The Pick: photographer Arnaud Maggs’s turn as history’s greatest sad sack

The Pick: photographer Arnaud Maggs’s turn as history’s greatest sad sack

Pierrot in Love and Pierrot Receives a Letter, by Arnaud Maggs 

Octogenarian photographer Arnaud Maggs keeps making himself over. He started his career as a graphic designer for an advertising agency in the ’60s, then transitioned into fashion and lifestyle photography (he even shot some vintage Toronto Life covers back in the day), before emerging as a visual artist and art photographer in the mid ’70s. In his latest series of photographs, Maggs reinvents himself once more: with a little powder, a ruffled collar and a touch of black lipstick, the self-portraits reimagine the artist as Pierrot, the sad French clown of the commedia dell’arte.

Maggs is best known for his striking gridded portrait studies of various catalogues and taxonomies—he’s photographed close-ups of 19th-century envelopes used for mailing death notices and colour study manuals, and taken portraits of subjects known and anonymous. This time, he’s focused the lens on himself, in a nod to a famous series by the pioneering French photographer Félix Nadar. At first, it seems strange that for his first self-portrait exhibit, Maggs hides behind the whiteface and beanie cap of this archetypal sad sack. But it’s merely a distancing mechanism—one by one, the photos reveal themselves to be incredibly autobiographical.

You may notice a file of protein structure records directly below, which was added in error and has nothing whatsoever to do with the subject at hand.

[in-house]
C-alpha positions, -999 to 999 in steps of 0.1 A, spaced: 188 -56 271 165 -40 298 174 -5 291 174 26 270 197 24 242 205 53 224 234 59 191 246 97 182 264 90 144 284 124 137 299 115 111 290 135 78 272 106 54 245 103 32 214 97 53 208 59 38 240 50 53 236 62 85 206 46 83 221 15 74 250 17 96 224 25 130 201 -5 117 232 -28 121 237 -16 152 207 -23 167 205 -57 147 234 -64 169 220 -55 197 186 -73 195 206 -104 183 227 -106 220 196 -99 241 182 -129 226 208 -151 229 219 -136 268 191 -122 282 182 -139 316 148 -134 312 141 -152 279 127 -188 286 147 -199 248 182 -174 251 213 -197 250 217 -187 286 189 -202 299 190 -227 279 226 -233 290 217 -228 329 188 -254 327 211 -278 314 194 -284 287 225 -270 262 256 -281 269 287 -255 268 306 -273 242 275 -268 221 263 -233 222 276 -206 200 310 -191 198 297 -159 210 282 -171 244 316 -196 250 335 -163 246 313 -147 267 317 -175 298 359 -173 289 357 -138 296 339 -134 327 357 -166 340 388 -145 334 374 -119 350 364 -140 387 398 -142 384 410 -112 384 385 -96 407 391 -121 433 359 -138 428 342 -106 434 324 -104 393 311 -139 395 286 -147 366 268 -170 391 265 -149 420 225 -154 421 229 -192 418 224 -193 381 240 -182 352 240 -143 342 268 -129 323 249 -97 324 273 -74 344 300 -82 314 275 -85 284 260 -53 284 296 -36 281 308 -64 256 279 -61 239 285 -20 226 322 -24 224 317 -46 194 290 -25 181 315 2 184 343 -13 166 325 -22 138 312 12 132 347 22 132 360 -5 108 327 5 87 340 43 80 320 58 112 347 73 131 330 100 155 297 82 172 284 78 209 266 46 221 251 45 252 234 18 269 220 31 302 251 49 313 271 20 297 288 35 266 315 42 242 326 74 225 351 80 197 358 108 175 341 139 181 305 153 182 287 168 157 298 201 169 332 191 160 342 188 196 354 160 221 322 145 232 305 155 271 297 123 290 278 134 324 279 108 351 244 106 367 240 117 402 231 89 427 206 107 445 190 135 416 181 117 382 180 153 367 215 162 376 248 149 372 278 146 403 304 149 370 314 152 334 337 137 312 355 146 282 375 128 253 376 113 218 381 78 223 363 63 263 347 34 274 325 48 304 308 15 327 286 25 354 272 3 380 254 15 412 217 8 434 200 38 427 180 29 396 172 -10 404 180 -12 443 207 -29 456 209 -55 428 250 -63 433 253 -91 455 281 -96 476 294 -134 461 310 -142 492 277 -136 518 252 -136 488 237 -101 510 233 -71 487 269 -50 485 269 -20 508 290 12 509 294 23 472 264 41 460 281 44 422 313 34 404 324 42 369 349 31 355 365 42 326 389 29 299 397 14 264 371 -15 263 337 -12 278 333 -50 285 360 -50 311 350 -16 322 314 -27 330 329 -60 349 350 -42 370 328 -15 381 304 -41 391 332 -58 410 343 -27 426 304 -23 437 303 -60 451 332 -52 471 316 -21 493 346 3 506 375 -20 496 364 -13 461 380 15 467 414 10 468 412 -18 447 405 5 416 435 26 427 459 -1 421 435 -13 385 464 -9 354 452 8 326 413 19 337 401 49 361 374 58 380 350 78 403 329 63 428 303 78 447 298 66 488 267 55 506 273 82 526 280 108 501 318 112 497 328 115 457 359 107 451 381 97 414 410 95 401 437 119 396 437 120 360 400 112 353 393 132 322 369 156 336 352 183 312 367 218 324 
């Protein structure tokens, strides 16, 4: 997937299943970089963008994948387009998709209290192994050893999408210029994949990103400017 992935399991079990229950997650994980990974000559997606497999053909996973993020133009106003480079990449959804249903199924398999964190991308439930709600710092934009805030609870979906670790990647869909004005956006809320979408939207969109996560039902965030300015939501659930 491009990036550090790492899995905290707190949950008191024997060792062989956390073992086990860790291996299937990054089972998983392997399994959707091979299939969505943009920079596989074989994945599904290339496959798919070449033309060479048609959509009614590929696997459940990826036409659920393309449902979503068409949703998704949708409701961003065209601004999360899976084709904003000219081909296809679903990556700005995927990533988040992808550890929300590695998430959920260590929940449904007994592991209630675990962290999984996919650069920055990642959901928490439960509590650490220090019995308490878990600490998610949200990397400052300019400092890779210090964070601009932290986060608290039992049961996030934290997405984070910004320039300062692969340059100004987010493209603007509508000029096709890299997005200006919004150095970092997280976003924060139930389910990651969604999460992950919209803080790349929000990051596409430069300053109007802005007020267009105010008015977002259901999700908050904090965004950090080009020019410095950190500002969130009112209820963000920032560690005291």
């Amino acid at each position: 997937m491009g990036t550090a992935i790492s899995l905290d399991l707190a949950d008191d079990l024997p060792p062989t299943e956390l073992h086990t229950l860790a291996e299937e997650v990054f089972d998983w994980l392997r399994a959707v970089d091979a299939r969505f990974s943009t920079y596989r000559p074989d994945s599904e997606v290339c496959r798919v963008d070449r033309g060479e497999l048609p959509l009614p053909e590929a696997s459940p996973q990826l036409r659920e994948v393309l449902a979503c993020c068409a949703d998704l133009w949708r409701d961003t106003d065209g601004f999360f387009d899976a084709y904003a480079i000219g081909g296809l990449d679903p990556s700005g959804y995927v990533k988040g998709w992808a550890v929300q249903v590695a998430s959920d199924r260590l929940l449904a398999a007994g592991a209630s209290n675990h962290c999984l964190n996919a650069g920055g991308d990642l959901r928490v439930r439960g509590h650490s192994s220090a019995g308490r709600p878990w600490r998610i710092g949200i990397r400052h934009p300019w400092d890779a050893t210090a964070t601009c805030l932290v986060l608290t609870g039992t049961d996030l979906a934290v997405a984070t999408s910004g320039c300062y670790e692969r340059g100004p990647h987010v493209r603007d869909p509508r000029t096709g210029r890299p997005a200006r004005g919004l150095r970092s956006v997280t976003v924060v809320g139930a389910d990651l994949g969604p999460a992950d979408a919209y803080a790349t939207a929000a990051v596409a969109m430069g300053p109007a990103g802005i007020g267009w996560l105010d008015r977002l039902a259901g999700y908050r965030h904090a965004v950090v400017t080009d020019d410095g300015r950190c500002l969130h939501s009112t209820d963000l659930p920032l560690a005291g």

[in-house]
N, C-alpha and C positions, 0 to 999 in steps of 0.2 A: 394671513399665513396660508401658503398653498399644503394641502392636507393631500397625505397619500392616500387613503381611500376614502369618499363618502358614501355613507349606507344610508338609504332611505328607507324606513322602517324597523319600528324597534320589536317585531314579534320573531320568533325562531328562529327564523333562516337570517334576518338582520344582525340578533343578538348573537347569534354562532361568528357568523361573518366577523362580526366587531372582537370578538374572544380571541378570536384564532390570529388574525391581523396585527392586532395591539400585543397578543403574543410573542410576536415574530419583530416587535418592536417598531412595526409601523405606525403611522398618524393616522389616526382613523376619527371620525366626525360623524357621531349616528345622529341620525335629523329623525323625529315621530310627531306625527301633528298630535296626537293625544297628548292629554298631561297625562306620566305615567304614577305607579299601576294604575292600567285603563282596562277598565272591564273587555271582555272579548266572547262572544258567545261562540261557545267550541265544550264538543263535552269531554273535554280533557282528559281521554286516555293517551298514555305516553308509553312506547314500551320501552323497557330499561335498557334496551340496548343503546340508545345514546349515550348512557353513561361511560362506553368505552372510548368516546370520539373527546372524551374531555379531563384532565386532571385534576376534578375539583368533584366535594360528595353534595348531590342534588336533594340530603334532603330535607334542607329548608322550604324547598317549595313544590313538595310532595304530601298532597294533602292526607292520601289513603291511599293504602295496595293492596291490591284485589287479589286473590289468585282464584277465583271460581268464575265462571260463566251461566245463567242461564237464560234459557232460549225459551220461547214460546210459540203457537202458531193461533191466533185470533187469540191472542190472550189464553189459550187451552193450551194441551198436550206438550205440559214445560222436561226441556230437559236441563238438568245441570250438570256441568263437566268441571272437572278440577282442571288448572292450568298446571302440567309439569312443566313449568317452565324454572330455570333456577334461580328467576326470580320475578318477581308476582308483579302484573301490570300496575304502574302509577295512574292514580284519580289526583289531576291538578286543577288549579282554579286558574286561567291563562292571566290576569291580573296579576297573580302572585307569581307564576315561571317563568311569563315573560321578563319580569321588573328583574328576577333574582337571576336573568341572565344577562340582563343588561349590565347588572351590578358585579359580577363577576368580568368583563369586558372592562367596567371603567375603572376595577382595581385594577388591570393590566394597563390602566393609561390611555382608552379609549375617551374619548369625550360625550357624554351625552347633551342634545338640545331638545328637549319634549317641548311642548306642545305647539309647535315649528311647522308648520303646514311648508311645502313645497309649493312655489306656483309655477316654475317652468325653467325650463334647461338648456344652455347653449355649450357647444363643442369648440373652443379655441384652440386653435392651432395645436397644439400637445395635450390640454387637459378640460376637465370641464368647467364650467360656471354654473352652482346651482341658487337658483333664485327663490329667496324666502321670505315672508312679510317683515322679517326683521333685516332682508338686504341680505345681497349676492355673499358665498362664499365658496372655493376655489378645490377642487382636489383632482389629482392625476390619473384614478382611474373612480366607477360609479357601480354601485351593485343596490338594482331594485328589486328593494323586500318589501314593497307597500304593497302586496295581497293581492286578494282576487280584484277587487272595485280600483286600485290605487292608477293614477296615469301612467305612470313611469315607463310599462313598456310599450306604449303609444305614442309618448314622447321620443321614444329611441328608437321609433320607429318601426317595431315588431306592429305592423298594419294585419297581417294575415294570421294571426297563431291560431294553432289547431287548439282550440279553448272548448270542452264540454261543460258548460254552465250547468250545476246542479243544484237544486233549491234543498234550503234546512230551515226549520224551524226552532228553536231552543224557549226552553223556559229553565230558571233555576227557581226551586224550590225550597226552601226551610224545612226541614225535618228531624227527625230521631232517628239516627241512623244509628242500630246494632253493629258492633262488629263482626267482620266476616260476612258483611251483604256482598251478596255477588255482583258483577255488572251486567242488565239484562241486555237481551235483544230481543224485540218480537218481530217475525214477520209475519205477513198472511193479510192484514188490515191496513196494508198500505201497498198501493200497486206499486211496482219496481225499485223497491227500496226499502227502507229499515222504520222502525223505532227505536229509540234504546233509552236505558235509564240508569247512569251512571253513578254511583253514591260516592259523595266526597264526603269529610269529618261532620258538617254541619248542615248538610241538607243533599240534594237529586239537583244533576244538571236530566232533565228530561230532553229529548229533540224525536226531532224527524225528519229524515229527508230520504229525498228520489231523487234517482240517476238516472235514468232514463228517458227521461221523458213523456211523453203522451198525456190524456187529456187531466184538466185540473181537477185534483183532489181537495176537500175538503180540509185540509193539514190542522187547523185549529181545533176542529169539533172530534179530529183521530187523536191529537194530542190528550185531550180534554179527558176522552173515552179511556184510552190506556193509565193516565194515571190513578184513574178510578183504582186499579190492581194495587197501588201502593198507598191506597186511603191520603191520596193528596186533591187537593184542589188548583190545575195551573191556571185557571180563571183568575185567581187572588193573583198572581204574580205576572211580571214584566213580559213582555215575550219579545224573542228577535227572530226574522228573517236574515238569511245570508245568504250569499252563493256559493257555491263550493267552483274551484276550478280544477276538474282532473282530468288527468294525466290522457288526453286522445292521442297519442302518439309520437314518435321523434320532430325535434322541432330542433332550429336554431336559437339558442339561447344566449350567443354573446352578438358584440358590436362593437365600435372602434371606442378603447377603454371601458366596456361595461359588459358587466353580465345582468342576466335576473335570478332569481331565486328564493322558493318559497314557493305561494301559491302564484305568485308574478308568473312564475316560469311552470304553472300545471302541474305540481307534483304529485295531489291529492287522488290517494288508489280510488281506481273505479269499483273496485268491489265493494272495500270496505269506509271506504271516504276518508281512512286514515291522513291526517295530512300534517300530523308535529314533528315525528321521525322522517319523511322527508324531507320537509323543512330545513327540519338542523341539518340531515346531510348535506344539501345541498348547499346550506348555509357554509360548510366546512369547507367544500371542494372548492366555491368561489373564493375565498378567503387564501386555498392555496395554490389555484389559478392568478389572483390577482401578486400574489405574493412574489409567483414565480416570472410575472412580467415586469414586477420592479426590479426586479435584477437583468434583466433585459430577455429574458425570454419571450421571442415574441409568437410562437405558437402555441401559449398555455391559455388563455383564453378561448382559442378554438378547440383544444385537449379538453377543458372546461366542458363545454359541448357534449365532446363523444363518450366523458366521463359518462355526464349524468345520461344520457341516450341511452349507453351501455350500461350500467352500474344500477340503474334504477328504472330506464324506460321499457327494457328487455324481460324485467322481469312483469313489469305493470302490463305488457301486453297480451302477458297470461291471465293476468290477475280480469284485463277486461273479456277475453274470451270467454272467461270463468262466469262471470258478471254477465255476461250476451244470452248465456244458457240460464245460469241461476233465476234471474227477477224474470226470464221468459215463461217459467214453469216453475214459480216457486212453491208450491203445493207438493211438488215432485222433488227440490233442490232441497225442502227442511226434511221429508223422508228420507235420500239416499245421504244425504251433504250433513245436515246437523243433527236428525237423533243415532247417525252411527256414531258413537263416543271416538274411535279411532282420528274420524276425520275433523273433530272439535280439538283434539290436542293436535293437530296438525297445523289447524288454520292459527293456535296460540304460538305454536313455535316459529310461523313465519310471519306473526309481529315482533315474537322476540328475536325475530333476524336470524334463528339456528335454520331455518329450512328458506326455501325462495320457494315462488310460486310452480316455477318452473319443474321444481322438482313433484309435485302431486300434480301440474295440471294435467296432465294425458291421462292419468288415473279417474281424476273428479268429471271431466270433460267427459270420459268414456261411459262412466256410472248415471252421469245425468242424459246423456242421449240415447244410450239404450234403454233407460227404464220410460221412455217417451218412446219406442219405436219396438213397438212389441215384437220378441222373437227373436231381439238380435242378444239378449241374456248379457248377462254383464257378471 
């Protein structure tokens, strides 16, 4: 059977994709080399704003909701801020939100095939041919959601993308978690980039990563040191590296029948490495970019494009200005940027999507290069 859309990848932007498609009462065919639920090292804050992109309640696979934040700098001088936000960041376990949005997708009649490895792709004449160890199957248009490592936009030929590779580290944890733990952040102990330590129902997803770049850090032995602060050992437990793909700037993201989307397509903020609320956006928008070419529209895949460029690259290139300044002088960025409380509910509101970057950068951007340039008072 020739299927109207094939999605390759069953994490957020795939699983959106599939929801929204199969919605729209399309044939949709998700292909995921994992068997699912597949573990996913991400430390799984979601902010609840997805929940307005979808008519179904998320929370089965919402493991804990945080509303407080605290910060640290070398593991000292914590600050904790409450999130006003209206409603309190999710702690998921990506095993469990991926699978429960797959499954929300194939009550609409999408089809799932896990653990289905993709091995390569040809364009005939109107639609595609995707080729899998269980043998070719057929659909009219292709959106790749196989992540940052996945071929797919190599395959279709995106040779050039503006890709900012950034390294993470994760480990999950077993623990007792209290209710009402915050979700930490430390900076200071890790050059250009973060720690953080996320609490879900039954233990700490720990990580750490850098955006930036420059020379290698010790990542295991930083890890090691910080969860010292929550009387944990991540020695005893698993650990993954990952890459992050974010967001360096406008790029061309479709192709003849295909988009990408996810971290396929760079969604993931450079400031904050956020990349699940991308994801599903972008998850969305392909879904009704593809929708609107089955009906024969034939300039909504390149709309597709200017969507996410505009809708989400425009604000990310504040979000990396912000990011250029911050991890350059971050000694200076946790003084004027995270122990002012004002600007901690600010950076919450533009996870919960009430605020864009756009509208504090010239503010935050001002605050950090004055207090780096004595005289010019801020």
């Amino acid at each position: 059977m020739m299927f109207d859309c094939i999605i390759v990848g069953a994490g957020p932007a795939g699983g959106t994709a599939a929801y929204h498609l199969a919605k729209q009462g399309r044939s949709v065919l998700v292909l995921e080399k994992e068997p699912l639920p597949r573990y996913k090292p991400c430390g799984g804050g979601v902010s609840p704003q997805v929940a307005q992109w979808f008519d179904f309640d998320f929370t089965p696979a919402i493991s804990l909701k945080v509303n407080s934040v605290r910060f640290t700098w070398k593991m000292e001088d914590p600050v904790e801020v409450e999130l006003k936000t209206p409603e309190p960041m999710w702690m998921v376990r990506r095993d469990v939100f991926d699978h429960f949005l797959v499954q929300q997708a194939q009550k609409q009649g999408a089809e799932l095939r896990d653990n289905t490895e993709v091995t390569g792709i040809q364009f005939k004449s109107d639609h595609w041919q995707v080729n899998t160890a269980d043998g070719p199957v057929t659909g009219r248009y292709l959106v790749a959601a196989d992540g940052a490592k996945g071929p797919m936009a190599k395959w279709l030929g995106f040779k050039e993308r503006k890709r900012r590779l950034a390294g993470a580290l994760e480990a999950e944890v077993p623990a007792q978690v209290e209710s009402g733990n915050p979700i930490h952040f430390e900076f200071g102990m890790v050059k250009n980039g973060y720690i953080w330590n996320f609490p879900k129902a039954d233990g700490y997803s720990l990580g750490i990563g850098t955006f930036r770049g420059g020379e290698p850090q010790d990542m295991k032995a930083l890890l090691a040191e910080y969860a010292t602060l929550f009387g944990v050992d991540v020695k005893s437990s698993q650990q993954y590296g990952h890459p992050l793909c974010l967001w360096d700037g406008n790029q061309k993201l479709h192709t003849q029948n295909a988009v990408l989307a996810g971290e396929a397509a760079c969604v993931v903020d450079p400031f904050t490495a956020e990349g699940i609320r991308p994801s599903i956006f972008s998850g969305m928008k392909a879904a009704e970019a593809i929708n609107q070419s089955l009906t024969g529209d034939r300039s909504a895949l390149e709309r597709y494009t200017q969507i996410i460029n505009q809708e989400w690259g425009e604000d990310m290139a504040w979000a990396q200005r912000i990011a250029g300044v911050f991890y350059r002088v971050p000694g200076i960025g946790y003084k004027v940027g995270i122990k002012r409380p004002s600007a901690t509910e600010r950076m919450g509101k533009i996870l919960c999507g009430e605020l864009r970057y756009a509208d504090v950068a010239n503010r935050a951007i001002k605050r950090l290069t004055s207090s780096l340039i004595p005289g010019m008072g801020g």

For example, as Pierrot, Maggs is shown holding one of those same mourning envelopes he shot back in 1996, or perched on the grey boxes that are often found in his studios. In one series, he appears from the front and side, mirroring his famous portrait series of the German performance artist Joseph Beuys. In one shot, he stands next to a camera. The photos are jarring and beautifully composed, but the real draw is how personal they are—it’s one of the first times that Maggs has allowed his audience any interior glimpse of himself. For over half a century, he’s catalogued and enumerated the world around him; his new exhibit is a rare opportunity to see the artist looking at himself.

The details: To April 14. Free. Susan Hobbs Gallery, 137 Tecumseth St., 416-504-3699, susanhobbs.com